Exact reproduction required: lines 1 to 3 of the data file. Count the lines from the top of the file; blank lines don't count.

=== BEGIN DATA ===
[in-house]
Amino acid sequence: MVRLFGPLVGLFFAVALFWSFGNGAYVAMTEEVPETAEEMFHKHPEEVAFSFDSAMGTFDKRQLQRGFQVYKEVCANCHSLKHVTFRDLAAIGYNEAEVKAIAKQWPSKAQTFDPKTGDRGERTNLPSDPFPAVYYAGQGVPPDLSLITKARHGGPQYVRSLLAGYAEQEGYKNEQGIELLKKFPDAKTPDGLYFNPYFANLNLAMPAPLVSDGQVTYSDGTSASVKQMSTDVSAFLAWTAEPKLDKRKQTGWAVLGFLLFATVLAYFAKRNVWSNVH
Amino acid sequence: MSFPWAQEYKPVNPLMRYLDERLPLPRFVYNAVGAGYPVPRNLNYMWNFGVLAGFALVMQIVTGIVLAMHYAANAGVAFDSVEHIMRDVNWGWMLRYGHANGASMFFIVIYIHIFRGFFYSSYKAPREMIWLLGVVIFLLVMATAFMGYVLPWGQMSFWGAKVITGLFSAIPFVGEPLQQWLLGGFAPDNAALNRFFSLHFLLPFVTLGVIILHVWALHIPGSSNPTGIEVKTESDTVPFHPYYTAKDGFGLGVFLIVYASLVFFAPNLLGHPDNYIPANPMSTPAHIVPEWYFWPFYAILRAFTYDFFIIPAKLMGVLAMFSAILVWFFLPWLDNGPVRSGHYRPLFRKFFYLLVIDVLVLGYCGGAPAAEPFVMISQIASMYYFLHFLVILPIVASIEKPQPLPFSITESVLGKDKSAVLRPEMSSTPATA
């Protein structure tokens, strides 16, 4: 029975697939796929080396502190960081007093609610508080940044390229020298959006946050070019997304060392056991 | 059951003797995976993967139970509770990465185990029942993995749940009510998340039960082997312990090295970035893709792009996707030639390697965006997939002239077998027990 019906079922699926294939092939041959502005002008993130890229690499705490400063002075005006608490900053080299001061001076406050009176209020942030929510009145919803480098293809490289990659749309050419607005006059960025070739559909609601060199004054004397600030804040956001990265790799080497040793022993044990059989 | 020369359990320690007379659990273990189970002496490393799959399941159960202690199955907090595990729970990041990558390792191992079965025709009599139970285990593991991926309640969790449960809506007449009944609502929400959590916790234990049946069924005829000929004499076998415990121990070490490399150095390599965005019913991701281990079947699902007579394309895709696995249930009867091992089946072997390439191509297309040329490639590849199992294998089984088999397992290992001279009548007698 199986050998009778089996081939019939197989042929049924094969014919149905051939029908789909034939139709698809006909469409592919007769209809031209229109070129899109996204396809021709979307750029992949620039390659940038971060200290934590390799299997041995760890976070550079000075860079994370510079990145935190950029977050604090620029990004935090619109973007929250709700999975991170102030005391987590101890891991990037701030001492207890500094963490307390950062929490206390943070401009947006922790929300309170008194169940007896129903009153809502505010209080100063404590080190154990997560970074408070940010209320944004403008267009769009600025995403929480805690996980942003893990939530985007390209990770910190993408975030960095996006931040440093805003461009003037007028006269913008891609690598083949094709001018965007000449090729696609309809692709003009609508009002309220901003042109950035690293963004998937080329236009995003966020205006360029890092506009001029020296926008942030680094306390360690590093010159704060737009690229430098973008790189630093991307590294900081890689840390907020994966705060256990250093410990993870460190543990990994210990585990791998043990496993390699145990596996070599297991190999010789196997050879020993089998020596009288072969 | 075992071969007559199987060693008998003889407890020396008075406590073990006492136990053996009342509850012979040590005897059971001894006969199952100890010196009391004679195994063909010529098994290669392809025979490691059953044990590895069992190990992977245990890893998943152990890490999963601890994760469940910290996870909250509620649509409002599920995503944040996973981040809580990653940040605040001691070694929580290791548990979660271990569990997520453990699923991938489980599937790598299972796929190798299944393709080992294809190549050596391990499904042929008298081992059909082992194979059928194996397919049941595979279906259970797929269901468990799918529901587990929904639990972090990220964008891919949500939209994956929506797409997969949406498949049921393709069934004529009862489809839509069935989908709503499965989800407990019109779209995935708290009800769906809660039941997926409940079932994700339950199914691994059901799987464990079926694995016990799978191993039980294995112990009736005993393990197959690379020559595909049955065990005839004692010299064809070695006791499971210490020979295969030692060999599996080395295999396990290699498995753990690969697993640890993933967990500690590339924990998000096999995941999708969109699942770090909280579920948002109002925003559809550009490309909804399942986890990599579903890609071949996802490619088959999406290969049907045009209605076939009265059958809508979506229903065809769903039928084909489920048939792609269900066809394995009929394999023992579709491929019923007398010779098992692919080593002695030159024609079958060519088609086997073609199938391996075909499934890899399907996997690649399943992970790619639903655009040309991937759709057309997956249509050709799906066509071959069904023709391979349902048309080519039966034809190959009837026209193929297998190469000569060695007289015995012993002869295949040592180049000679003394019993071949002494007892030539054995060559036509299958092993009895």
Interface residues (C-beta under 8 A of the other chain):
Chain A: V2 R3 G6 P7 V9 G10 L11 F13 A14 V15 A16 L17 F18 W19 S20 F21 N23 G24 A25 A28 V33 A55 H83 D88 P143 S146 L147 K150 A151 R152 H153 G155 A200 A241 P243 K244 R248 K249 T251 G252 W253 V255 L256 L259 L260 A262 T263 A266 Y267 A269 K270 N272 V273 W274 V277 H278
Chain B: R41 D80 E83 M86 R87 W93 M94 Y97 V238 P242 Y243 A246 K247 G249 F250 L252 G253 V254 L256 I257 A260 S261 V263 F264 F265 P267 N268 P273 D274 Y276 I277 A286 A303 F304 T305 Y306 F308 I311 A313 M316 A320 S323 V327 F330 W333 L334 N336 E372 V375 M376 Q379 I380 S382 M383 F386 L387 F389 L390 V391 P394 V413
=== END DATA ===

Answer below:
[in-house]
Amino acid sequence: MVRLFGPLVGLFFAVALFWSFGNGAYVAMTEEVPETAEEMFHKHPEEVAFSFDSAMGTFDKRQLQRGFQVYKEVCANCHSLKHVTFRDLAAIGYNEAEVKAIAKQWPSKAQTFDPKTGDRGERTNLPSDPFPAVYYAGQGVPPDLSLITKARHGGPQYVRSLLAGYAEQEGYKNEQGIELLKKFPDAKTPDGLYFNPYFANLNLAMPAPLVSDGQVTYSDGTSASVKQMSTDVSAFLAWTAEPKLDKRKQTGWAVLGFLLFATVLAYFAKRNVWSNVH
Amino acid sequence: MSFPWAQEYKPVNPLMRYLDERLPLPRFVYNAVGAGYPVPRNLNYMWNFGVLAGFALVMQIVTGIVLAMHYAANAGVAFDSVEHIMRDVNWGWMLRYGHANGASMFFIVIYIHIFRGFFYSSYKAPREMIWLLGVVIFLLVMATAFMGYVLPWGQMSFWGAKVITGLFSAIPFVGEPLQQWLLGGFAPDNAALNRFFSLHFLLPFVTLGVIILHVWALHIPGSSNPTGIEVKTESDTVPFHPYYTAKDGFGLGVFLIVYASLVFFAPNLLGHPDNYIPANPMSTPAHIVPEWYFWPFYAILRAFTYDFFIIPAKLMGVLAMFSAILVWFFLPWLDNGPVRSGHYRPLFRKFFYLLVIDVLVLGYCGGAPAAEPFVMISQIASMYYFLHFLVILPIVASIEKPQPLPFSITESVLGKDKSAVLRPEMSSTPATA